Hypoparathyroidism Symptom Diaries Are Reliable, Valid, Study Says

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by Jonathan Grinstein |

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Hypoparathyroidism symptom diaries

Analysis of hypoparathyroidism symptom diaries is an appropriate measure of disease symptoms and how they affect patients’ quality of life, a study shows.

The research article, “Psychometric evaluation of the hypoparathyroidism symptom diary,” was published in Dove Press.

Hypoparathyroidism symptom burden is substantial and can detract from health-related quality of life. However, it is difficult for clinicians to monitor these symptoms throughout patients’ daily lives.

Recently, a questionnaire called the Hypoparathyroidism Symptom Diary (HPT-SD) was established to assess the key symptoms and effects of hypoparathyroidism from the patient perspective. It was developed according to recommendations in the U.S. Food and Drug Administration (FDA) guidance for industry.

The questionnaire uses a 13-item tool to assess relevant symptoms, including:

  • Physical: muscle cramping, tingling, muscle spasms/twitching, fatigue;
  • Cognitive: cognition, anxiety, sadness, depression;
  • Quality of life: effects on sleep, ability to exercise, ability to work, family relationships.

Researchers from RTI Health Solutions and Shire (now part of Takeda) evaluated the reliability and validity of the Hypoparathyroidism Symptom Diary in reporting psychometric data — information relating to mental and behavioral abilities.

“The goal is for the hypoparathyroidism symptom diary to be a brief, useful tool for assessing symptoms and impacts … from the patient perspective, and to use the hypoparathyroidism symptom diary in future studies that evaluate disease burden or treatment efficacy relating to symptom improvement,” researchers said.

Fifty-two adult participants completed the HPT-SD. They ranged in age from 24 to 78, with an average age of 51. To test the validity of HPT-SD, researchers had the participants complete three  outcome questionnaires:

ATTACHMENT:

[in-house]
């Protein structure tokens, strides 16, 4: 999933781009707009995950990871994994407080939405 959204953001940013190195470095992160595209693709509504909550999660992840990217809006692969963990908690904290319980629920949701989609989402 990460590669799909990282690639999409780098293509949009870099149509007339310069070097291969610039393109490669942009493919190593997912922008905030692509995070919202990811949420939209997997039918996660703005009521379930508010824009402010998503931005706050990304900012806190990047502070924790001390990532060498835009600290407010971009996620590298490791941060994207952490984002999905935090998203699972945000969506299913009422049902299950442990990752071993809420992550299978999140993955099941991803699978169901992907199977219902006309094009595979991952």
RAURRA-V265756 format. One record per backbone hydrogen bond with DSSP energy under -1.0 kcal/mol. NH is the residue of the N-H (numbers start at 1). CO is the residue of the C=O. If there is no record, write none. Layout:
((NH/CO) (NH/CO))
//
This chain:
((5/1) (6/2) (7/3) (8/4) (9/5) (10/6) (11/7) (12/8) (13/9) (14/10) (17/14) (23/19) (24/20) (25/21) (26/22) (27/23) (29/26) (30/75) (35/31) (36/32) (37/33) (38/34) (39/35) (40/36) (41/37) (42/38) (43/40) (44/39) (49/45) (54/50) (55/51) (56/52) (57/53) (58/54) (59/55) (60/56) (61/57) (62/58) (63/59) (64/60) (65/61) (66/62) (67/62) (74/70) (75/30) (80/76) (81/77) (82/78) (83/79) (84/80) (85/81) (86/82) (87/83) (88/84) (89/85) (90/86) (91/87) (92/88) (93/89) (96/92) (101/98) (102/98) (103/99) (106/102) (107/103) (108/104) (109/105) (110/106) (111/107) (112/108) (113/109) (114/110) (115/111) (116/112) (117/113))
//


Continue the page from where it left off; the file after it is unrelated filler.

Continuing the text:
1. The Functional Assessment of Cancer Therapy-Cognitive Function (FACT-Cog) Version 3: Higher scores indicate better cognitive functioning;
  2. The Functional Assessment of Chronic Illness Therapy-Fatigue (FACIT-Fatigue) Version 4: Higher scores indicate less fatigue;
  3. The Hospital Anxiety and Depression Scale (HADS): Higher scores indicate worse anxiety or depression.

As expected, HPT-SD was oppositely linked with FACT-Cog and FACIT-Fatigue: increased hypoparathyroidism symptoms correlated with worse cognitive function and more fatigue. Similarly expected, HPT-SD scores were linked with HADS scores, indicating that increased hypoparathyroidism symptoms correlate with worse anxiety or depression.

To test the reliability of HPT-SD, the researchers wanted to see how each of the 13 HPT-SD item scores correlated with one another. They found that all 13 scores were linked, some more than others.

For example, items from categories for physical symptoms (i.e. muscle spasms or twitching strongly, muscle cramps, tingling, and numbness) were more linked with one another than with items from cognitive symptoms or quality of life.

Of all items, anxiety and depression were the most correlated. Also, strong correlations were observed between physical fatigue and impact on work as well as sadness or depression and impact on relationships. This suggests that there may be different symptom drivers for different HPT-related impacts.

“The present study provides important results regarding the psychometric properties of the HPT-SD in a sample of individuals with [hypoparathyroidism],” researchers said.

“The 13 HPT-SD items generally met accepted psychometric criteria and corroborate the findings of the qualitative research undertaken in the development of the HPT-SD. Collectively, the results of the psychometric analyses indicate that the HPT-SD is an appropriate measure of HPT-related symptoms and impacts.”